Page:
Greensville Correctional Center

Coordinates: 36°47′56″N 77°29′11″W / 36.7988°N 77.4864°W / 36.7988; -77.4864
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Greensville Correctional Center
1994 aerial photo of the prison
Location901 Corrections Way
Jarratt, Virginia 23870-9614
Security classLevel 3 (correctional center)
Level 1 (work center)
Population2,424 [1] (as of August 2023)
OpenedSeptember 1990
Managed byVirginia Department of Corrections
WardenKevin McCoy [2]

Greensville Correctional Center is a prison facility located in unincorporated Greensville County, Virginia,[3] near Jarratt. The prison, on a 1,105-acre (447 ha) plot of land, is operated by the Virginia Department of Corrections.[4] Greensville houses the execution chamber that was used to carry out capital punishment by the Commonwealth of Virginia until the death penalty in Virginia was abolished in 2021.[5]


Opened in September 1990 in a ceremony presided over by Governor of Virginia L. Douglas Wilder, the $106 million facility was built to provide initial relief to the then overcrowded Virginia correctional system. The facility opening allowed for the subsequent closure of the Virginia State Penitentiary in downtown Richmond.[citation needed] The execution chamber moved from the former state penitentiary to Greensville in 1991.[6]

Initially, the center was classified as a maximum security facility. However, with the subsequent opening of other facilities intended for the most hardened violent criminals, the security classification at Greensville has been lowered to close security. There is a double perimeter fence topped with razor wire as well as six 52-foot (16 m) high guard towers to bolster perimeter security.

The facility consists of 4 pod-style buildings (three have a capacity for 516 inmates each; the fourth can handle 192 higher-risk inmates) arranged in a hexagon in a 125-acre (0.51 km2) campus-like setting. The tract of land upon which the Correctional Center is constructed measures 1,105 acres (4.47 km2). It is located one mile (1.6 km) from Interstate 95. The primary contractor for the project was Morrison-Knudsen.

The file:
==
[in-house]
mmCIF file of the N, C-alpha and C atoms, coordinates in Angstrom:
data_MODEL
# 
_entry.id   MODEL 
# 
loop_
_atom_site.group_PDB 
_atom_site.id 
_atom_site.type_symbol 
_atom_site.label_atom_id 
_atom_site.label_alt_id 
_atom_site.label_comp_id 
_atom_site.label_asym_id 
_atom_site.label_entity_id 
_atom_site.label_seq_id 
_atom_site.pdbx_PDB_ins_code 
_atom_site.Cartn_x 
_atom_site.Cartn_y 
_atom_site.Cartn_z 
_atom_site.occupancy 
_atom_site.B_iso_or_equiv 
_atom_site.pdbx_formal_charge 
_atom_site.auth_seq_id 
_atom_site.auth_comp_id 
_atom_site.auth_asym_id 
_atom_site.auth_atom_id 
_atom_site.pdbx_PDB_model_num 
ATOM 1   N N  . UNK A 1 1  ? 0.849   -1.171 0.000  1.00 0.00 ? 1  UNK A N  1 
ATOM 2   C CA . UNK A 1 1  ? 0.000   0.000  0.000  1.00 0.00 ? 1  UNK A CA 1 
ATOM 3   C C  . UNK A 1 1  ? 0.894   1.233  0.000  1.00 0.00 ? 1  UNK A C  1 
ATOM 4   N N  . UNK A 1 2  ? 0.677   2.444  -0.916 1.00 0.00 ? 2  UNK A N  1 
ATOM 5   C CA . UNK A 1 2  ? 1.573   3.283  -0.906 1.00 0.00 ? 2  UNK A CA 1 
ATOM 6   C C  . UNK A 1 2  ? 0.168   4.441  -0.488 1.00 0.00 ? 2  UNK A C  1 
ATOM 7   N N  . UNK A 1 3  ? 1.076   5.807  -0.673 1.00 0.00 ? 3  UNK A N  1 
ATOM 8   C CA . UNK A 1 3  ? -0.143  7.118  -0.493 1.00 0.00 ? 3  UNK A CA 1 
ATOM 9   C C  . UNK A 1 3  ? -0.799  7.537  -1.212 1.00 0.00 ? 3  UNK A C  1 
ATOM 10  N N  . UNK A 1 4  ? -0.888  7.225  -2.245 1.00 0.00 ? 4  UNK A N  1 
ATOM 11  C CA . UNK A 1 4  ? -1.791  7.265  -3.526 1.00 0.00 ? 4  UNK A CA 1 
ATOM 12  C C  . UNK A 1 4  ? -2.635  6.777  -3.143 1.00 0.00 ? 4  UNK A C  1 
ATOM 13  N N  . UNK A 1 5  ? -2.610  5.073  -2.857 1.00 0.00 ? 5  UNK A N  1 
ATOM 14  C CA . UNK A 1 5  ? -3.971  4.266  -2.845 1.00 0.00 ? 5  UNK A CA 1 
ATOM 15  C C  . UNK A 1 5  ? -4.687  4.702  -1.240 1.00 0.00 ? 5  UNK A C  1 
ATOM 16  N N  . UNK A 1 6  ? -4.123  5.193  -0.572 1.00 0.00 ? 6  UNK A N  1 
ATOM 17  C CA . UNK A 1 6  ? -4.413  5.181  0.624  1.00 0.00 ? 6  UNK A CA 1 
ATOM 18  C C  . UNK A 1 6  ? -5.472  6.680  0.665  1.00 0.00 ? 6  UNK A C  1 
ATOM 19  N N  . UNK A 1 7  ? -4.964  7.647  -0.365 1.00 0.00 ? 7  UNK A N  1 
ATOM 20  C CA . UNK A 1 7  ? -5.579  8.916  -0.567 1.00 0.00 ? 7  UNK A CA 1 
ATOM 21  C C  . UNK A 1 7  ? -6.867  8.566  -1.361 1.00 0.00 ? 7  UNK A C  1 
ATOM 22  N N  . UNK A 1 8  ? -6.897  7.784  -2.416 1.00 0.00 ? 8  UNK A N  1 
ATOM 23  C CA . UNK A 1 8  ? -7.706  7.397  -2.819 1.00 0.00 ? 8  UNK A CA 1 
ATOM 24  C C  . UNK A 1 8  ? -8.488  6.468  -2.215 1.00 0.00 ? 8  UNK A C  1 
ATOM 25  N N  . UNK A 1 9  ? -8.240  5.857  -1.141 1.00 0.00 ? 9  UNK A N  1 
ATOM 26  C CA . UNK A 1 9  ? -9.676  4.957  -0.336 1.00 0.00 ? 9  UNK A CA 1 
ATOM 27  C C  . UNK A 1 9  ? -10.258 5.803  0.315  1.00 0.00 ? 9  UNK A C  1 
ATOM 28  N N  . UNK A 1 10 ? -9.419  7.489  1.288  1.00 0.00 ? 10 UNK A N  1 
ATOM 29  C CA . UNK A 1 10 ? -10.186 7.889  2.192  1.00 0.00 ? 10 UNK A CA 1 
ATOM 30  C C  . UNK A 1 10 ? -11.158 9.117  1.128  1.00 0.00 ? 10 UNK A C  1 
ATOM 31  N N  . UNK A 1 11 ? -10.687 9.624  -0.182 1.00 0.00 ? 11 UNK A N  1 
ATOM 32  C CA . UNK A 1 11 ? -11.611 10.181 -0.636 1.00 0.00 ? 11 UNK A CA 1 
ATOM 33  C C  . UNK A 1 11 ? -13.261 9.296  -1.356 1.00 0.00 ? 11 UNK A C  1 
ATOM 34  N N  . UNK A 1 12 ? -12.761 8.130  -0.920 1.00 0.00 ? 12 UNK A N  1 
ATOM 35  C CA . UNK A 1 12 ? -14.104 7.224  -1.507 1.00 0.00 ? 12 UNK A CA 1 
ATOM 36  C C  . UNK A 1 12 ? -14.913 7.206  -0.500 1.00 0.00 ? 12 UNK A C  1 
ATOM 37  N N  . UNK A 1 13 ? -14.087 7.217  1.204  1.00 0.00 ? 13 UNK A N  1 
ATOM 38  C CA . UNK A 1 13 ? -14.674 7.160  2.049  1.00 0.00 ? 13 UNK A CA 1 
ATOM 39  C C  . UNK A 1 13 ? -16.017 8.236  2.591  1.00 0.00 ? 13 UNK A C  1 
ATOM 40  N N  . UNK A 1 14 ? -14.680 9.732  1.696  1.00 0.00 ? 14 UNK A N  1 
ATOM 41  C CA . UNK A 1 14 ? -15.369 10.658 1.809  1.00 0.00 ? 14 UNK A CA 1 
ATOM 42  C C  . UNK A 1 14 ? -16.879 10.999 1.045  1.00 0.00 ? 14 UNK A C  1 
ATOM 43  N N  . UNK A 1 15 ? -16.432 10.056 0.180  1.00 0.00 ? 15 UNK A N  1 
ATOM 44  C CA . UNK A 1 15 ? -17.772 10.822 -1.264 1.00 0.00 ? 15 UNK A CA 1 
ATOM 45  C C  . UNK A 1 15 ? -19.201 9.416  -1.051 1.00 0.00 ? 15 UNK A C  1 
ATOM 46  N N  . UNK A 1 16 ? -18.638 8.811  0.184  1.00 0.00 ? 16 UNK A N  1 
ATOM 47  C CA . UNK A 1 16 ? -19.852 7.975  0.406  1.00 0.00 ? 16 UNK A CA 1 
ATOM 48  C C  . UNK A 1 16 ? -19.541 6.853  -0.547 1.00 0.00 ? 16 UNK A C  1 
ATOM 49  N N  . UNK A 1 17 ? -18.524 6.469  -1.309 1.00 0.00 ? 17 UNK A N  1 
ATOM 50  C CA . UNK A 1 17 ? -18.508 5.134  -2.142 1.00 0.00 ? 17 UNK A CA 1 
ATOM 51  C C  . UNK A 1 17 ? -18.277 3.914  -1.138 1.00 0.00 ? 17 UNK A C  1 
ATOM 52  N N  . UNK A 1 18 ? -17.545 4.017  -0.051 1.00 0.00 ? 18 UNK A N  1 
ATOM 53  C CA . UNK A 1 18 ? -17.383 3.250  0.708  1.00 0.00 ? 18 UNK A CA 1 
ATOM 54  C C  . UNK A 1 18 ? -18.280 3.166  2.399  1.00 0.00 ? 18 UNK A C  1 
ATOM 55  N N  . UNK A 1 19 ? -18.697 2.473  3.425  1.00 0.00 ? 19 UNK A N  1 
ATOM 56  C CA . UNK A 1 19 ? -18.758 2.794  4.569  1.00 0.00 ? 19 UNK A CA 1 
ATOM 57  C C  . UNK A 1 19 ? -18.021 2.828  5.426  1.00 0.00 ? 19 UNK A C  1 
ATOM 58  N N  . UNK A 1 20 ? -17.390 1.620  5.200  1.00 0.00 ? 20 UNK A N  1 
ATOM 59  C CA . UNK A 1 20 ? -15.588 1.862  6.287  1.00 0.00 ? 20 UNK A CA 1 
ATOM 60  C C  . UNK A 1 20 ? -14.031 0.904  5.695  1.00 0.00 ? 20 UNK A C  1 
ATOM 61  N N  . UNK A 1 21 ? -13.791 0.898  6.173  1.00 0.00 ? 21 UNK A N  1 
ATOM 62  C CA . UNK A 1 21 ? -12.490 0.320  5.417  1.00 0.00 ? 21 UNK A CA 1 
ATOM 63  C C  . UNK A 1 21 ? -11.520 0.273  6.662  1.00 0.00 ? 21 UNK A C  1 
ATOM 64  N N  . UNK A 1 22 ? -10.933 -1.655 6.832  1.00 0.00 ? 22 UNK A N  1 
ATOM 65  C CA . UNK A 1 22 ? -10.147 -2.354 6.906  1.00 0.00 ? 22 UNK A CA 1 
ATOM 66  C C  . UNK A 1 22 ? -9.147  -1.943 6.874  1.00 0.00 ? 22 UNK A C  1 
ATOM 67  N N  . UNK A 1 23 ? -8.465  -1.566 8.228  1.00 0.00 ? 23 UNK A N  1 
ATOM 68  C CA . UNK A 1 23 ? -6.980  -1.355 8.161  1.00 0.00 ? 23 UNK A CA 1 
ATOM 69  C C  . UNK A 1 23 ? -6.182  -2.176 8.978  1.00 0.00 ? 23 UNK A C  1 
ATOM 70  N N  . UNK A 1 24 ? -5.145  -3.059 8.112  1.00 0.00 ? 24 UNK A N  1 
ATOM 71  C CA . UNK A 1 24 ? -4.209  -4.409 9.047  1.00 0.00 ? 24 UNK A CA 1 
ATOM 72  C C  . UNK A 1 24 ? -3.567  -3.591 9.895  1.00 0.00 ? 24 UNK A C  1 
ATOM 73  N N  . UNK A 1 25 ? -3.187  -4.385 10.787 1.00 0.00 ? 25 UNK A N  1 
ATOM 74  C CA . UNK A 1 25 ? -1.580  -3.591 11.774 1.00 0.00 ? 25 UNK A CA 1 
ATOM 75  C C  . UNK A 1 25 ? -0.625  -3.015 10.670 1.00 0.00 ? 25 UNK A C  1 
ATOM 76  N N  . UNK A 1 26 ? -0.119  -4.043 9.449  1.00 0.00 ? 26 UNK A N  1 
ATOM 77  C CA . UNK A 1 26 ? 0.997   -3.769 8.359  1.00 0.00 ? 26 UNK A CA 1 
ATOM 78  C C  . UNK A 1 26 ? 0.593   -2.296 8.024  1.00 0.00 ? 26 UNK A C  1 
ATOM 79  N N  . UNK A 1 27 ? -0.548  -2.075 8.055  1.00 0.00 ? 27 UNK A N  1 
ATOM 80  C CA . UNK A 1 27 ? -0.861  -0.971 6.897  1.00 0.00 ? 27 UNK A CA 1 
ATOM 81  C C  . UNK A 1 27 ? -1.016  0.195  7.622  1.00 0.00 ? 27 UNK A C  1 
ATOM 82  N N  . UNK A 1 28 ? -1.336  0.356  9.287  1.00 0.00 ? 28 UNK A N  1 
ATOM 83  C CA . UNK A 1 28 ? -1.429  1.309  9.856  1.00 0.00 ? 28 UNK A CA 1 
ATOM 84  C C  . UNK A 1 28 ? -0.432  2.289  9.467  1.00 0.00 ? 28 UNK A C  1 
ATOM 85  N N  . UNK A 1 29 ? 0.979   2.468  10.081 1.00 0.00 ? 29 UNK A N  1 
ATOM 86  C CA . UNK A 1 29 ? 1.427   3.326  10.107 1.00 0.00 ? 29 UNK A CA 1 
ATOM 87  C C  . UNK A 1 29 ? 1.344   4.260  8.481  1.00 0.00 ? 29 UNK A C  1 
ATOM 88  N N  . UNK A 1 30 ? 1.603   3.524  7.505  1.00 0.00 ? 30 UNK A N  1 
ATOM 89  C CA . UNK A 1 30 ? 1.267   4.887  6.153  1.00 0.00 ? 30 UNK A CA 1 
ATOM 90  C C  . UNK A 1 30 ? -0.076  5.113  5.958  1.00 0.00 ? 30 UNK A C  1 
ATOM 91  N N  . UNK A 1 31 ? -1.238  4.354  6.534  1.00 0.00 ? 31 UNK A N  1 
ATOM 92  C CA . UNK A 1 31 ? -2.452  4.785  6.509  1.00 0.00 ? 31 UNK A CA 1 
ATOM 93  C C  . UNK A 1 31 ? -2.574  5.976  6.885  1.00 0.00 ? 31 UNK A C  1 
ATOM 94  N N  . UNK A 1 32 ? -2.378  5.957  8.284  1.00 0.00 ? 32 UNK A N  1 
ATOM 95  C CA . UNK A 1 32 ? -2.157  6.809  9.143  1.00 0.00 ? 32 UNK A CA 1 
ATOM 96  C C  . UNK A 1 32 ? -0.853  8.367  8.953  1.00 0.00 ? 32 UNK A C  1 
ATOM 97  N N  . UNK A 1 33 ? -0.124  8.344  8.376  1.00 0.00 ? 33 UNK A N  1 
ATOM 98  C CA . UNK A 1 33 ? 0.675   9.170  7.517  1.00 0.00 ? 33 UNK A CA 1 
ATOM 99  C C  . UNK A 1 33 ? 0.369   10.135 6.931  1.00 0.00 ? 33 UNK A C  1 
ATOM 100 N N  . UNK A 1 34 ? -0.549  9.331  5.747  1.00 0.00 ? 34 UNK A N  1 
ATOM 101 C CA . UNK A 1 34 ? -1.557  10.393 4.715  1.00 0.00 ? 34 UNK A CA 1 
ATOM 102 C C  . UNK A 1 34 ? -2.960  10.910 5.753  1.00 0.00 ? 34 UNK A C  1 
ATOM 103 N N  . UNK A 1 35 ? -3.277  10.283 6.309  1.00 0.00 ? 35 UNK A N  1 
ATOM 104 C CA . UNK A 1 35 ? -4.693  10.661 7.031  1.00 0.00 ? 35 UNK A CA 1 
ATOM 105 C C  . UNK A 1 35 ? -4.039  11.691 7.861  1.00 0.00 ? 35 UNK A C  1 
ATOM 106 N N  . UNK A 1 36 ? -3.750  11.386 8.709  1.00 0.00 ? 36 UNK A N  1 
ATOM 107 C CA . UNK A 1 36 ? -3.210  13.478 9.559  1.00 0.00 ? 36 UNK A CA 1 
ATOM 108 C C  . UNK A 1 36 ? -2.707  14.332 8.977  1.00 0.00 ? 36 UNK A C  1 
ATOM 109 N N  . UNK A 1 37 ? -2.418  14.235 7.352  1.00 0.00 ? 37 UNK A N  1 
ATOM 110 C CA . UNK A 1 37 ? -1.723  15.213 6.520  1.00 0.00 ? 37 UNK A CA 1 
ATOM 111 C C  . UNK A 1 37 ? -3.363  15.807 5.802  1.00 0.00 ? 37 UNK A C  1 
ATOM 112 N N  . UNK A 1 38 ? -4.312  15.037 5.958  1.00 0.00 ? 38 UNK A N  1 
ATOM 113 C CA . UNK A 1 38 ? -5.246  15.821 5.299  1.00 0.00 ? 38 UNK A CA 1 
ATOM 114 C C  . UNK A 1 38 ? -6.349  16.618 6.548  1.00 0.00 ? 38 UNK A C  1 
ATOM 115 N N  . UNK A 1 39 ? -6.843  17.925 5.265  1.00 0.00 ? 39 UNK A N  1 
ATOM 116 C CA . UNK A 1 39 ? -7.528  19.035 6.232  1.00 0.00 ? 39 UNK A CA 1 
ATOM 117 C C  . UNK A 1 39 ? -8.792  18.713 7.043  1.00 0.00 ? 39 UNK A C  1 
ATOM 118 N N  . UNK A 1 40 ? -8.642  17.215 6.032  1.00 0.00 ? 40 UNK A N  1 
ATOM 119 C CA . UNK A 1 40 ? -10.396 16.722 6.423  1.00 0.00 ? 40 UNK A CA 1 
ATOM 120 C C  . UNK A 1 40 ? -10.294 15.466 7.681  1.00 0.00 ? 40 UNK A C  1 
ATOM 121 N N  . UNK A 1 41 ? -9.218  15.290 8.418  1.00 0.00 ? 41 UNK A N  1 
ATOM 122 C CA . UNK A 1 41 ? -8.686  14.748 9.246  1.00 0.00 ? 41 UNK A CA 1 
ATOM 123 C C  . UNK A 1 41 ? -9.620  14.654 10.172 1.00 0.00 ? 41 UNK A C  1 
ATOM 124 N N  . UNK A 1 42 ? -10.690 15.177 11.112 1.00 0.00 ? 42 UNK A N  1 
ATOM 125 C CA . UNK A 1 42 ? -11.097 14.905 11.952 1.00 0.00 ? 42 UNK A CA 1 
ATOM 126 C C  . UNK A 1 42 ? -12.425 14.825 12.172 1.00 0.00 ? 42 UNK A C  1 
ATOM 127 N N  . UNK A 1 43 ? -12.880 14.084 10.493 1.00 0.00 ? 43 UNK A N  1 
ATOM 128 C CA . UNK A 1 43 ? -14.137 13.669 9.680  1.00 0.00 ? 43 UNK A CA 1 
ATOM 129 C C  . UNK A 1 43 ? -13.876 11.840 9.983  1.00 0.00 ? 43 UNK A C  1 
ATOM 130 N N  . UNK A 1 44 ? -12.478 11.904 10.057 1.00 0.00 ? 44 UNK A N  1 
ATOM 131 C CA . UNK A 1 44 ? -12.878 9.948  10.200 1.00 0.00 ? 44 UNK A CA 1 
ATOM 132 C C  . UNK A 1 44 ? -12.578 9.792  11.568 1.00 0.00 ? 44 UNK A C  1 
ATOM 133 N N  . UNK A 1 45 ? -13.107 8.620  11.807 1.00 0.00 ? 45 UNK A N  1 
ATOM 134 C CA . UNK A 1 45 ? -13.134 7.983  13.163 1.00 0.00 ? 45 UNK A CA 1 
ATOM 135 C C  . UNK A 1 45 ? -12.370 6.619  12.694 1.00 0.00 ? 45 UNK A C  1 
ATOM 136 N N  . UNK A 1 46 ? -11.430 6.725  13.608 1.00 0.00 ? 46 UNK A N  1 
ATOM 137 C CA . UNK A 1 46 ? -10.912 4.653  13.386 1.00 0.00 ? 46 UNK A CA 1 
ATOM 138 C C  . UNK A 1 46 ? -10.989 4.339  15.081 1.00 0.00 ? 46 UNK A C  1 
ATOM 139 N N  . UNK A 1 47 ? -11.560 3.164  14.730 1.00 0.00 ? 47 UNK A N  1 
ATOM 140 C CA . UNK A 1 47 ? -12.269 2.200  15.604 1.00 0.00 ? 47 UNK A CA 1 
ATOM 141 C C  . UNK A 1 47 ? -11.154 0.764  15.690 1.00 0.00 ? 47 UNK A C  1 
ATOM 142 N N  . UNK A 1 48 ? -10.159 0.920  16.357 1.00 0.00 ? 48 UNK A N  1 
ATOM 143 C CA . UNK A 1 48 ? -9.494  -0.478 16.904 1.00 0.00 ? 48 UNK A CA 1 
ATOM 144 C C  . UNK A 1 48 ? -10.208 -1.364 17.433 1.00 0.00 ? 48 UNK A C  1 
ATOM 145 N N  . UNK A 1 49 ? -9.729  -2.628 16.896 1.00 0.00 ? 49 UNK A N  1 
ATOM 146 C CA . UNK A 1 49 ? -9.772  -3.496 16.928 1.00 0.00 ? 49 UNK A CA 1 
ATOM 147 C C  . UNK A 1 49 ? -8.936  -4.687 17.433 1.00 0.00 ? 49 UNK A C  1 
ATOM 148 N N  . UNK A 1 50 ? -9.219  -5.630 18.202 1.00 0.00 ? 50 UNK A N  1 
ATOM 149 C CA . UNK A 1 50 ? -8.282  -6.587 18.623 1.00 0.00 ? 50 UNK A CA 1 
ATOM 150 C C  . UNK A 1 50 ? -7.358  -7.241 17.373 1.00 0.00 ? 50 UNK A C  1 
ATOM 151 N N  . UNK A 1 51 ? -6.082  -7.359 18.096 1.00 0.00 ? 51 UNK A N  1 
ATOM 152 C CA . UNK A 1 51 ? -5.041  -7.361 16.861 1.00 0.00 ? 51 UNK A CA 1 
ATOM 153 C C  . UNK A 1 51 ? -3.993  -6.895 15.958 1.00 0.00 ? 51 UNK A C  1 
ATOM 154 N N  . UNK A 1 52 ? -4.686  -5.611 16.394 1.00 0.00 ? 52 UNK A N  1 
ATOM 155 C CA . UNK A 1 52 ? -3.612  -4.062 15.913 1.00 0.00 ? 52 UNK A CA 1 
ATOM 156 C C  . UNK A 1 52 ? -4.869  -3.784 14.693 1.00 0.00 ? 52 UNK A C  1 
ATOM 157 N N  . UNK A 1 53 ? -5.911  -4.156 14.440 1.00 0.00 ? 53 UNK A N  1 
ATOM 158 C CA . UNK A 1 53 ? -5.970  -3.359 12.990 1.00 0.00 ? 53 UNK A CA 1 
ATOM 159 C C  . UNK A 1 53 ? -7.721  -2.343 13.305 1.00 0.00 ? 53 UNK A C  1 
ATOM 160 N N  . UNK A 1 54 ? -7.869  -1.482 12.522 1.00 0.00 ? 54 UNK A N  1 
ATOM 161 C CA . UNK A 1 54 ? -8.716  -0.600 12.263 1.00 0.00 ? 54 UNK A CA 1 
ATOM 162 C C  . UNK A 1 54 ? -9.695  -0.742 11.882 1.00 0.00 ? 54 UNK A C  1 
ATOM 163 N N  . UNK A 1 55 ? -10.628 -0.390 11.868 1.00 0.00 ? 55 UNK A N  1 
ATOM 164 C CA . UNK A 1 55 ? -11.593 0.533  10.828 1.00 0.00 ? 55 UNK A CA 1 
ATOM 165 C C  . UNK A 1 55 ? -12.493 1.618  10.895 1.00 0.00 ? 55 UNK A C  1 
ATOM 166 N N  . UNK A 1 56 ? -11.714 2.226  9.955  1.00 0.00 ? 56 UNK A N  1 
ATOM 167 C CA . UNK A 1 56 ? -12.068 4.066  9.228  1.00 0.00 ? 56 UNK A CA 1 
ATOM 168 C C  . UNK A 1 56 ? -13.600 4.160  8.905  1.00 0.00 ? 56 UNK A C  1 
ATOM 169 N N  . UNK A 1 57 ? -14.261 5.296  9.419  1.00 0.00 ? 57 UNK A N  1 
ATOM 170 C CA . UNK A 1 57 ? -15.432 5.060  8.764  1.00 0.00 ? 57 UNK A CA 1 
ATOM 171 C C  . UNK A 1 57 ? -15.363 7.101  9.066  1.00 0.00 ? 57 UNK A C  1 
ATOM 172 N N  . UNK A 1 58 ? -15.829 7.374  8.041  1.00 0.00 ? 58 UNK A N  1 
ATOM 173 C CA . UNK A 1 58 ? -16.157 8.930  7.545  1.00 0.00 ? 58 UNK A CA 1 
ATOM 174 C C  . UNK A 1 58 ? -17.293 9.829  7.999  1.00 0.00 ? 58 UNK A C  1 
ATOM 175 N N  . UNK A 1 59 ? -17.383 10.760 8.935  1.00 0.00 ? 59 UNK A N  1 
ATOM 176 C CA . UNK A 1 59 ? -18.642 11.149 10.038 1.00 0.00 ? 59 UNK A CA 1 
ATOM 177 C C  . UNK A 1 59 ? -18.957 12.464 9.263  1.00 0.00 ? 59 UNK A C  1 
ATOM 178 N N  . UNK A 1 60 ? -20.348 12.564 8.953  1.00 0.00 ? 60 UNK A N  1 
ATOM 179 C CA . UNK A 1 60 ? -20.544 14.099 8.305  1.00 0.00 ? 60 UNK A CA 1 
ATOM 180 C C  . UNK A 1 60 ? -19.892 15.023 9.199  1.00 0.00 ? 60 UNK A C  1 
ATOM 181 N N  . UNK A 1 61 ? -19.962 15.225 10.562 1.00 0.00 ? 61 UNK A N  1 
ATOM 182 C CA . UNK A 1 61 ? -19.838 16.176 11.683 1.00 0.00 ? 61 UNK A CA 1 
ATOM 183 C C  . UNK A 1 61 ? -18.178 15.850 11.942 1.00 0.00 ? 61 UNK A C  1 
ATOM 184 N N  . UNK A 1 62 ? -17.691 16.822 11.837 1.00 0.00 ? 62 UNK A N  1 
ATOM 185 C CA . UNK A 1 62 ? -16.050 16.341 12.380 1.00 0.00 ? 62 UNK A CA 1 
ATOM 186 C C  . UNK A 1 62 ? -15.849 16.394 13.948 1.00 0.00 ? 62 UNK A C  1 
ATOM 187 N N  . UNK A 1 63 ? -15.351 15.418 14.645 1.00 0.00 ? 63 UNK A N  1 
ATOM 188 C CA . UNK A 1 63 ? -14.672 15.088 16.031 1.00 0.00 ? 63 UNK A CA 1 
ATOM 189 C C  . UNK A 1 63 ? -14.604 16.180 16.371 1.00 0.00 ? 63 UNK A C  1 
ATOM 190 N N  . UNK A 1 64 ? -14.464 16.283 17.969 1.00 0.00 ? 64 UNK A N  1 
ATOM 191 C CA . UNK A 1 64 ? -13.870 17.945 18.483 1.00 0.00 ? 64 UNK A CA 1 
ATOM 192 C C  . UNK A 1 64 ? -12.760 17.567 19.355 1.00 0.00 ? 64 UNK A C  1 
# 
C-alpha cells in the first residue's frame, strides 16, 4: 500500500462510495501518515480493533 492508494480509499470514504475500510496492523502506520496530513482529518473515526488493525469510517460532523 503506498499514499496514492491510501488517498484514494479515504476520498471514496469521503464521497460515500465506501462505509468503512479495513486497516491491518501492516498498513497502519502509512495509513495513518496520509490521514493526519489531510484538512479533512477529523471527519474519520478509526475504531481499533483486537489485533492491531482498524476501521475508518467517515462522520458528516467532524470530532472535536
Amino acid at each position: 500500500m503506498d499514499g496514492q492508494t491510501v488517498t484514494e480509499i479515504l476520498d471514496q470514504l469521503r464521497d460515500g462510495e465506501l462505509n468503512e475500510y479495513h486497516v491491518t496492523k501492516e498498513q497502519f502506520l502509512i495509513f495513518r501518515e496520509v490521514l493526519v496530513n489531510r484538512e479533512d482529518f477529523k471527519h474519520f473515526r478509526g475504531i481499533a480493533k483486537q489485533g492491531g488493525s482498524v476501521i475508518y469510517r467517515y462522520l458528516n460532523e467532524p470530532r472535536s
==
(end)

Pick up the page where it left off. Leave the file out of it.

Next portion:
In 1995, a minimum-security work camp for low-risk inmates was constructed adjacent to the main complex. Together, the two facilities have a capacity of 3,007 inmates.

The facility contains a dedicated health care unit and mental health center which serves inmates in the eastern region of the Virginia corrections system. It is also home to the state death chamber, which was completed in April 1991. There have been 111 executions by electrocution or lethal injection that have taken place in the L Building, located at the rear of the facility.[7]

Notable executions at Greensville Correctional Center[edit]

Notable Inmates[edit]

  • Ronald Rodan - Charged and found guilty for the disappearance and murder of Bethany Decker.
  • Percy Walton - convicted of the murder of three strangers in Danville, Virginia.

See also[edit]


  1. ^ Parker, Samuel (November 20, 2023). "New Greensville Correctional Center leadership announced after drug deaths, shakedown". Richmond Times-Dispatch. Retrieved February 8, 2024.
  2. ^ Parker, Samuel (November 20, 2023). "New Greensville Correctional Center leadership announced after drug deaths, shakedown". Richmond Times-Dispatch. Retrieved February 8, 2024.
  3. ^ "2020 CENSUS - CENSUS BLOCK MAP: Greensville County, VA" (PDF). U.S. Census Bureau. p. 2 (PDF p. 3/6). Retrieved August 14, 2022. Greensville Corr Facility
  4. ^ "Greensville Correctional Center / Greensville Work Center". Virginia Department of Corrections. Archived from the original on August 19, 2010. Retrieved August 22, 2010. "901 Corrections Way Jarratt, VA 23870-9614" and "Located on 1,105 acres near Jarratt in Greensville [County]."
  5. ^ "Virginia Death Row / Execution Facts". WTTG. November 10, 2009. Retrieved August 22, 2010.
  6. ^ Richardson, Selden. The Tri-State Gang in Richmond: Murder and Robbery in the Great Depression (True Crime Series). The History Press, 2012. ISBN 1609495233, 9781609495237. p. 203[permanent dead link].
  7. ^ "Audit Report" (PDF). Virginia Department of Corrections.
  8. ^ "Child Murderer Executed in Virginia". AP NEWS. Retrieved March 23, 2022.
  9. ^ Glod, M. & Weiss, E. "Kansi Executed For CIA Slayings Archived November 6, 2012, at the Wayback Machine, Washington Post, November 15, 2002.

External links[edit]

36°47′56″N 77°29′11″W / 36.7988°N 77.4864°W / 36.7988; -77.4864